for always there will be greater and lesser persons than yourself. 
Enjoy your achievements as well as your plans.

Tests and competitions make for fine down-the-line fantasies, but my time with the ice is where I go to calm my anxious brain. I am wary of foisting too many plans on my future as a skater when I am all too aware of how ruinous one false move can be, but I will not be paralyzed by the fear of either inevitable injury or the optics of being a thirtysomething woman celebrating an achievement that the kids I'm yielding the ice to utterly trounced before they learned the difference between an adjective and adverb.

I am skating for me. That threshold between on- and off-ice is where my adult worries (a sampling: deadlines breathing down my neck like half-crazed stalkers, aging limbs, the dog's next vet appointment, a panoply of political and societal concerns, upcoming property tax payments, the looming awareness that my in-laws are only getting older, maintaining the friendships that require just a little more work now that we're all going our separate ways, and, gosh, I sure hope I unplugged my straightener before I left the house) all stop vying for the biggest share of my attention and fade into a temporarily hushed absence. It is just me, my skates, and my determination for a little while, and it is the closest I come to finding tranquility in a world that brings out my inner accelerationist entirely too often.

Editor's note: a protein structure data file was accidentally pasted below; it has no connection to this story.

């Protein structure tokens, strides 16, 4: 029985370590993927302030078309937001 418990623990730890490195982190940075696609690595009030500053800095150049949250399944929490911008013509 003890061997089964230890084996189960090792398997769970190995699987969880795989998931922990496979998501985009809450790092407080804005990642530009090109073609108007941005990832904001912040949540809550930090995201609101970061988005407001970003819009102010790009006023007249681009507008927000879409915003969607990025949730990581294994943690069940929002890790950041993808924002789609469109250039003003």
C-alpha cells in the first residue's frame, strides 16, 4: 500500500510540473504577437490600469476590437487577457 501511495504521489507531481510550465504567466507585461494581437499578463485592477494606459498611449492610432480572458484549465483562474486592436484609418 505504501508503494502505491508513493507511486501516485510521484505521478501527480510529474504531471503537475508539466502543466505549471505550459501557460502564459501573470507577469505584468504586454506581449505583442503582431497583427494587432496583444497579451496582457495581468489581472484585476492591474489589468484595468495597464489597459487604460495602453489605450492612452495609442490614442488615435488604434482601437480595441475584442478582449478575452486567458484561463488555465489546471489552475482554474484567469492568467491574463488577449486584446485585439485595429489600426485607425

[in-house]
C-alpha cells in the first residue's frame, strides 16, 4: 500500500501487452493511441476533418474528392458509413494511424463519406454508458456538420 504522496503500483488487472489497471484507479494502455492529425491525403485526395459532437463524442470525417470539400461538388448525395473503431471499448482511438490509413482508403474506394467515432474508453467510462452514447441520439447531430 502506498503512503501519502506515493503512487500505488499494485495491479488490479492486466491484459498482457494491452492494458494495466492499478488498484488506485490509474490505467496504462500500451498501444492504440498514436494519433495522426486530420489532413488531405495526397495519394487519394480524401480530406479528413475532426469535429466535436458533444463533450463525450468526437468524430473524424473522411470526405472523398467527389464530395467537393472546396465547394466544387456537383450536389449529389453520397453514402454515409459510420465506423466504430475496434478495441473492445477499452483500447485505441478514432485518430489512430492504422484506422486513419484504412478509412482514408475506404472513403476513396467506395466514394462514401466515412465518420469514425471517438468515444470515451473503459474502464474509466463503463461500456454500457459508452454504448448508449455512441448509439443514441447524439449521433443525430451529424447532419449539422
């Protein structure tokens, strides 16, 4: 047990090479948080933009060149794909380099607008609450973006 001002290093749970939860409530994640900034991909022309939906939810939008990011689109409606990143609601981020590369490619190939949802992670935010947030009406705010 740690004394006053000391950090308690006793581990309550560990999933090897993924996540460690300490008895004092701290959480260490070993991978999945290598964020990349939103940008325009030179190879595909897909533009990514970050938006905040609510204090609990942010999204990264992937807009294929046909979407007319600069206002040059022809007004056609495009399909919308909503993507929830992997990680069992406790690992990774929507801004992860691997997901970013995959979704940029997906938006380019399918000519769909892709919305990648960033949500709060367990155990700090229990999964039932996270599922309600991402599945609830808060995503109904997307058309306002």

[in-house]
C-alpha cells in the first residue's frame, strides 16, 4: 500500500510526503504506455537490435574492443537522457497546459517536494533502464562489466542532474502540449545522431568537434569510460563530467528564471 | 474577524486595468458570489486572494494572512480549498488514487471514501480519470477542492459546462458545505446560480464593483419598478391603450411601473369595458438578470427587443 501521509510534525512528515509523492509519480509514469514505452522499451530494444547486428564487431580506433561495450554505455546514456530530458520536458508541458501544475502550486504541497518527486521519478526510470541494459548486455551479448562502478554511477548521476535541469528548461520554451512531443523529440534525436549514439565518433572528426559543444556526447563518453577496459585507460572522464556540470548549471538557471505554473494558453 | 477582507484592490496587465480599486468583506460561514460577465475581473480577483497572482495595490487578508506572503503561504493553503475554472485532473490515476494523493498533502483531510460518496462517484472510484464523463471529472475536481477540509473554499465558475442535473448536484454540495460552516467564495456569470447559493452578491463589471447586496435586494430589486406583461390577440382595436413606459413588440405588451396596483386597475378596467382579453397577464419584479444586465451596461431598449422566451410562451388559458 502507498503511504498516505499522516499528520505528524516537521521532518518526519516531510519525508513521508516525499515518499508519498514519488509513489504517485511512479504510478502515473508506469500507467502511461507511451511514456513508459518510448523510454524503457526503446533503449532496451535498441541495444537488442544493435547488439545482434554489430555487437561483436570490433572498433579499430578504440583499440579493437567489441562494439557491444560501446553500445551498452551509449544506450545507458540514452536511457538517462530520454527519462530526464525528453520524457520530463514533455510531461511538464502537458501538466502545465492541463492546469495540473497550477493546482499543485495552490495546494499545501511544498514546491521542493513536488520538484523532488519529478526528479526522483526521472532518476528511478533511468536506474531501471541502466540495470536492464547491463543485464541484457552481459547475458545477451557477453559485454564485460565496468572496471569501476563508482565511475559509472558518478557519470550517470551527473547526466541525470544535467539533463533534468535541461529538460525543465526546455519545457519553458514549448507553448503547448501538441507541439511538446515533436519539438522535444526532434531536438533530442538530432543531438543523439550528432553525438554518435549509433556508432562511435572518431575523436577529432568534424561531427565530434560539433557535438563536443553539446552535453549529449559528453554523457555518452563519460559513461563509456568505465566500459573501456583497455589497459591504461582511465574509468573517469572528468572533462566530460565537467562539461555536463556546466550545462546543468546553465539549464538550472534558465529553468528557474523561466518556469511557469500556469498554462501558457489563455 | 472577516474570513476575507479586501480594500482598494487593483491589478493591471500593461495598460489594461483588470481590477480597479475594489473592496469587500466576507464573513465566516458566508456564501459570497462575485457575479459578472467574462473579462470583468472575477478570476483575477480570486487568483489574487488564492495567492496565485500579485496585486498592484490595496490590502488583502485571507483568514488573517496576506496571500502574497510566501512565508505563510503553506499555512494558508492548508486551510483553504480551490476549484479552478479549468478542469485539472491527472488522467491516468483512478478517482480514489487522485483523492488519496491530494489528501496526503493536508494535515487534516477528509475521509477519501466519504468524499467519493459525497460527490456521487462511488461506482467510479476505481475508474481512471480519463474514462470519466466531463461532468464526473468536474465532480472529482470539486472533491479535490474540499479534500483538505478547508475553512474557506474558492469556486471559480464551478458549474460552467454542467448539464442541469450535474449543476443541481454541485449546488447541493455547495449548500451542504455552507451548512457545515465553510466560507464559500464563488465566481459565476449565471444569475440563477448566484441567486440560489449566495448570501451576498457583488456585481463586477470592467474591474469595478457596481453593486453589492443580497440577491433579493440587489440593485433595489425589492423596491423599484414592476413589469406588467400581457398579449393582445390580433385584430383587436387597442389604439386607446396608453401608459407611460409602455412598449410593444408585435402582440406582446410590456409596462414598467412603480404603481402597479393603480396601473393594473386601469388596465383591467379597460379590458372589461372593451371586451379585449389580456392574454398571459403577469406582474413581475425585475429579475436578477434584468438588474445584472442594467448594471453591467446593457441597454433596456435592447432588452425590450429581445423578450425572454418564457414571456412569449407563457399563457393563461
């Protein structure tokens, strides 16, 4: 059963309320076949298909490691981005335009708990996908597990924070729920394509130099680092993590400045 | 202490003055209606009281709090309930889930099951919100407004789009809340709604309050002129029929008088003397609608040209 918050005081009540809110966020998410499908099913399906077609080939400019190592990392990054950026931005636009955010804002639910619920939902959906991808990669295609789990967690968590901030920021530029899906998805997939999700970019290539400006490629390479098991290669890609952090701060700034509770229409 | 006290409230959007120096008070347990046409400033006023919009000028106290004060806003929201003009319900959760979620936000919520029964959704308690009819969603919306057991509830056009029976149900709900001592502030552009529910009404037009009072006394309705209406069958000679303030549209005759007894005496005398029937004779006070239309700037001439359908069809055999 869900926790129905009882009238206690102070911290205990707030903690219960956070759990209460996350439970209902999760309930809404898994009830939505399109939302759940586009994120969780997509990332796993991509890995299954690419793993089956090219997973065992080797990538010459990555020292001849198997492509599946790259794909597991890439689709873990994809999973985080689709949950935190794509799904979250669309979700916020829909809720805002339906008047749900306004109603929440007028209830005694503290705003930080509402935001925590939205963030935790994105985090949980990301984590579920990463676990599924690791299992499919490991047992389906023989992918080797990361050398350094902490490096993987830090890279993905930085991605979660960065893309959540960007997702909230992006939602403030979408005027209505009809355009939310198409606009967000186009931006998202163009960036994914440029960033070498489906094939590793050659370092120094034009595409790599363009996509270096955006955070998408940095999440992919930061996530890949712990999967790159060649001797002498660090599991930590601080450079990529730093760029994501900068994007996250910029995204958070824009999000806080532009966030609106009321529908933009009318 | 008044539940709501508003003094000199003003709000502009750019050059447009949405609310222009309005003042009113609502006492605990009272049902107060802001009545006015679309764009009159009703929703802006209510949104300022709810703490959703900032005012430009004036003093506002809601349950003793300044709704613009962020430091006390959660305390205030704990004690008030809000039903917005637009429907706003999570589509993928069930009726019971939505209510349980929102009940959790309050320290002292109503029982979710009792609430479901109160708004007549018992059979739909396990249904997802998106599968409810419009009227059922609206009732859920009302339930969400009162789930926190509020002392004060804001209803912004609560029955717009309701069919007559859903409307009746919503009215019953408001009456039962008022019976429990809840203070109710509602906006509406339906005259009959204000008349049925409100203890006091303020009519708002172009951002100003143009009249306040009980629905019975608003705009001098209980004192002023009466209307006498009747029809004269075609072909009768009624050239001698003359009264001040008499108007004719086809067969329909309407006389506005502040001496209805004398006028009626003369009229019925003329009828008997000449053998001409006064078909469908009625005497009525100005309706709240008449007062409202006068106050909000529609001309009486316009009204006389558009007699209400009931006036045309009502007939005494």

My lessons and on-ice sessions are my self-care. The ice is my happy place. My goals are defined and easily measurable, and my progress is laying the groundwork for what comes next. But most of all, I am here because I want to be, and because I want to be better. The laser focus, the voluntary immersion, and the whole-hearted chase are a rare trifecta that I am monumentally grateful to have in my life, and are the motivation that helps me overcome every hurdle I face along the way as I keep looking toward what's next.